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March 1982

Frontal Sinus Ablation by Cranialization: Report of 21 Cases

Author Affiliations

From the Department of Otorhinolaryngology, University of California, Davis, and the University Medical Center, Sacramento.

Arch Otolaryngol. 1982;108(3):142-146. doi:10.1001/archotol.1982.00790510014003

• Twenty-one patients who had a cranialization of the frontal sinus following massive penetrating wounds were reviewed; 75% had injuries to other areas, 50% were admitted in shock, 42% were comatose, and 25% had a tracheostomy. Death ensued within two weeks of surgery in 25%. Postoperatively, four patients had a CSF leak from elsewhere in the cranial floor, but no patients suffered from meningitis or brain abscess. All leaks stopped spontaneously. One patient had a small wound abscess and in another a subcutaneous aerocele formed. The remaining patients healed uneventfully. Of the patients followed up, none suffered delayed complications. No subsequent deformity over the frontal sinus eventuated except in one patient whose cosmetic defect was minor. The cranialization operation is considered by us to be a safe and effective procedure.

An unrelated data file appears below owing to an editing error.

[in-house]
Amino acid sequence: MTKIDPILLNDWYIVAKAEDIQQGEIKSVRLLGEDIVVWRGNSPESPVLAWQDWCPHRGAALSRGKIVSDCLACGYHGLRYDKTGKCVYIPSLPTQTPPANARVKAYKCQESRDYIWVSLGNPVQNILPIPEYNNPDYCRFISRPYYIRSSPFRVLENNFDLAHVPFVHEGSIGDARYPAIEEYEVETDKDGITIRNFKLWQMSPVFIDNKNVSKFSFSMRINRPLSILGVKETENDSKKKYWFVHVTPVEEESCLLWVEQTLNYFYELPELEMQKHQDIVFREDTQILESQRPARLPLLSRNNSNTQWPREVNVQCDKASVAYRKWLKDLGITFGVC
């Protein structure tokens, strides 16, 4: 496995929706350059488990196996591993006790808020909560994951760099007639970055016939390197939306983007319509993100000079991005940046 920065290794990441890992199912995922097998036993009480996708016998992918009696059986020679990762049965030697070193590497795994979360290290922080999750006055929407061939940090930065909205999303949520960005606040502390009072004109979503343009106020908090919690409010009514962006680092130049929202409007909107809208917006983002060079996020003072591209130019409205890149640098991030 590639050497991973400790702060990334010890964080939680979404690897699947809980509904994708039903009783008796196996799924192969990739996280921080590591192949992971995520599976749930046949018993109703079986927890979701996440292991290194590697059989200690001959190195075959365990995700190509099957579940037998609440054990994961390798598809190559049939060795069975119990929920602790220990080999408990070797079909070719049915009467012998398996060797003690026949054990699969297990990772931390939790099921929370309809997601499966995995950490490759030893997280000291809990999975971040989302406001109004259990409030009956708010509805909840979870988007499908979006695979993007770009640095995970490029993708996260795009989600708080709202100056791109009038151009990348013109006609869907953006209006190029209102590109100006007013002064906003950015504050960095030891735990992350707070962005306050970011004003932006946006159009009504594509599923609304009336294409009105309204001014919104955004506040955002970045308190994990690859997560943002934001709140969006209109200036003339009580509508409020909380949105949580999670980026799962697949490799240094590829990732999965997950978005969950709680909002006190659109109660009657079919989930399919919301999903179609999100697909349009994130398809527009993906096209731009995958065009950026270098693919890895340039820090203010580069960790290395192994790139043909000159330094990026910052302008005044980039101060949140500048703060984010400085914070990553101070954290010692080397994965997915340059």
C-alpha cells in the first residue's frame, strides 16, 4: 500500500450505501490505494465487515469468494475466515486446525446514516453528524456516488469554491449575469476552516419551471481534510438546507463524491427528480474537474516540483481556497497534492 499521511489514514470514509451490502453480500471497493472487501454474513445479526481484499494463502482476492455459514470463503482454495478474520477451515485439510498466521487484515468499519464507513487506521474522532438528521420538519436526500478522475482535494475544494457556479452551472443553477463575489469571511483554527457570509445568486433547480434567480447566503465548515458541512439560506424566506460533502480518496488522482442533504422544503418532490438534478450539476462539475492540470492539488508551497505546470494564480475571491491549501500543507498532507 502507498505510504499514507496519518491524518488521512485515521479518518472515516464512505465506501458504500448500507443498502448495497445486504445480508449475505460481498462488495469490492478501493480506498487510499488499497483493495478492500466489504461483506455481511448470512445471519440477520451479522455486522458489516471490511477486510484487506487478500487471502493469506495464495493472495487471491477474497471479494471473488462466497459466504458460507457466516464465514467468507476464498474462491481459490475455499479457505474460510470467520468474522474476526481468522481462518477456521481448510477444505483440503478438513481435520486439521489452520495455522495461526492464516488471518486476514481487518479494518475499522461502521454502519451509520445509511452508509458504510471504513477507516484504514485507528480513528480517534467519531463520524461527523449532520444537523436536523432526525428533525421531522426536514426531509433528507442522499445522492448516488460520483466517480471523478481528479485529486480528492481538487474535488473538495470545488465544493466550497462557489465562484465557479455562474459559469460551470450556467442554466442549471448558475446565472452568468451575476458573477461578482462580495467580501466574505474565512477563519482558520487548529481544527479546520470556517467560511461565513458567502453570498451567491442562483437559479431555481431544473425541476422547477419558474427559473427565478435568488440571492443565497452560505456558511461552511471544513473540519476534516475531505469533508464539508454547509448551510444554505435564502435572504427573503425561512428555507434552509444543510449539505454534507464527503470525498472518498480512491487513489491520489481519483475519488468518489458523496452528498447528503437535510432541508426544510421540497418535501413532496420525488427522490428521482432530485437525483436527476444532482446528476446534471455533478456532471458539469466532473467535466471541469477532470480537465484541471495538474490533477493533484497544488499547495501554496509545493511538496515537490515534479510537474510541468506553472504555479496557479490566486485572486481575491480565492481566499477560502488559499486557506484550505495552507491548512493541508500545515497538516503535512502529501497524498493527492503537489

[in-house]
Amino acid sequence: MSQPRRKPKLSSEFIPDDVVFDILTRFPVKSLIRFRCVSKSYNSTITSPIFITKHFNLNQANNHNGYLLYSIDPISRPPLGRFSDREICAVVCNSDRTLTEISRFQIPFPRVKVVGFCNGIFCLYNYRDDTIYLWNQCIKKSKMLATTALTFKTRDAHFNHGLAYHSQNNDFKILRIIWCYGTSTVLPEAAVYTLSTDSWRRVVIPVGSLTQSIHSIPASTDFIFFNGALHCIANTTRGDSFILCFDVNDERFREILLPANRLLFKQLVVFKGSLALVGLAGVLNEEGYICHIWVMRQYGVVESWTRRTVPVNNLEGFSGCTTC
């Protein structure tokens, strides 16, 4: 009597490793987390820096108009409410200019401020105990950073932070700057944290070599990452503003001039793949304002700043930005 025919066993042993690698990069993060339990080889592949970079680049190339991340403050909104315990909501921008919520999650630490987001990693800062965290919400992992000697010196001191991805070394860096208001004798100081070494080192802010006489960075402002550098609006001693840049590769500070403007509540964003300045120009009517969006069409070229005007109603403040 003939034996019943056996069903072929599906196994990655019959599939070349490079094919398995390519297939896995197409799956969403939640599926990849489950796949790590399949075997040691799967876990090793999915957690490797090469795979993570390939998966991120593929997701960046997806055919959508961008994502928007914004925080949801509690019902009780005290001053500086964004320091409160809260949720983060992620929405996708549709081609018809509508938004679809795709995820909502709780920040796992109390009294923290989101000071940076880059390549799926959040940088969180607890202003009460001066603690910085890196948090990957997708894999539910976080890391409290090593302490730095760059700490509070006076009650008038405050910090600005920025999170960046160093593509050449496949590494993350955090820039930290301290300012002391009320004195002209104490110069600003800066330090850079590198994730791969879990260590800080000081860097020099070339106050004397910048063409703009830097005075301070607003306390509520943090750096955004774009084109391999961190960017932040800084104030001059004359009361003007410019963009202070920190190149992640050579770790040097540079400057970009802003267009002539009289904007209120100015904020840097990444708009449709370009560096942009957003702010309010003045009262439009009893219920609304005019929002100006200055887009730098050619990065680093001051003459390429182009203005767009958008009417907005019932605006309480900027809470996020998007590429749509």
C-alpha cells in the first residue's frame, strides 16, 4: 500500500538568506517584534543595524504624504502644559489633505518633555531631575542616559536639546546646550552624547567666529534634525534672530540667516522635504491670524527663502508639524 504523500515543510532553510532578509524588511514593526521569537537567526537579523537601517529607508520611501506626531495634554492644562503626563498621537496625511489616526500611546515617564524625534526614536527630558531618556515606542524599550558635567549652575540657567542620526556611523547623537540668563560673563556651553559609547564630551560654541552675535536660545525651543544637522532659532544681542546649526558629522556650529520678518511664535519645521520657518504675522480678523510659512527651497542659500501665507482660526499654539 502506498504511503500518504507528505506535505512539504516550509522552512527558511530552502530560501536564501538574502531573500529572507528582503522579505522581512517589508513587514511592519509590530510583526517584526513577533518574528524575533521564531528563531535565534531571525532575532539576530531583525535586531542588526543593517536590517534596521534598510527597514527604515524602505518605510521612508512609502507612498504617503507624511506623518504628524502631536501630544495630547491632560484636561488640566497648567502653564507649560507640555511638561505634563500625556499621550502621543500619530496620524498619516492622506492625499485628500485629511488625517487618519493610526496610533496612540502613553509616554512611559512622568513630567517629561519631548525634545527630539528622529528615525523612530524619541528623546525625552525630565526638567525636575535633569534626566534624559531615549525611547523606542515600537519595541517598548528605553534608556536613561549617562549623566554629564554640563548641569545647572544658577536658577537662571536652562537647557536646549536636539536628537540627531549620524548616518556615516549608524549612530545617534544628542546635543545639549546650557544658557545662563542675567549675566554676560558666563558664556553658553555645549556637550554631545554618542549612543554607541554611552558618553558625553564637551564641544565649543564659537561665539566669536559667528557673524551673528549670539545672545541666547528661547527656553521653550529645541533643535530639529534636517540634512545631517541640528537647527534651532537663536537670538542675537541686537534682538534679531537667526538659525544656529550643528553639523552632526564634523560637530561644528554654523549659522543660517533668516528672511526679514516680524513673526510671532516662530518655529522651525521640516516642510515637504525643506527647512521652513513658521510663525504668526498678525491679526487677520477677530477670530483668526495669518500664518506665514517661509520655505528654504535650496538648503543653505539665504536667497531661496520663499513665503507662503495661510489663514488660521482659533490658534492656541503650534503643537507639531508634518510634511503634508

(Arch Otolaryngol 1982;108:142-146)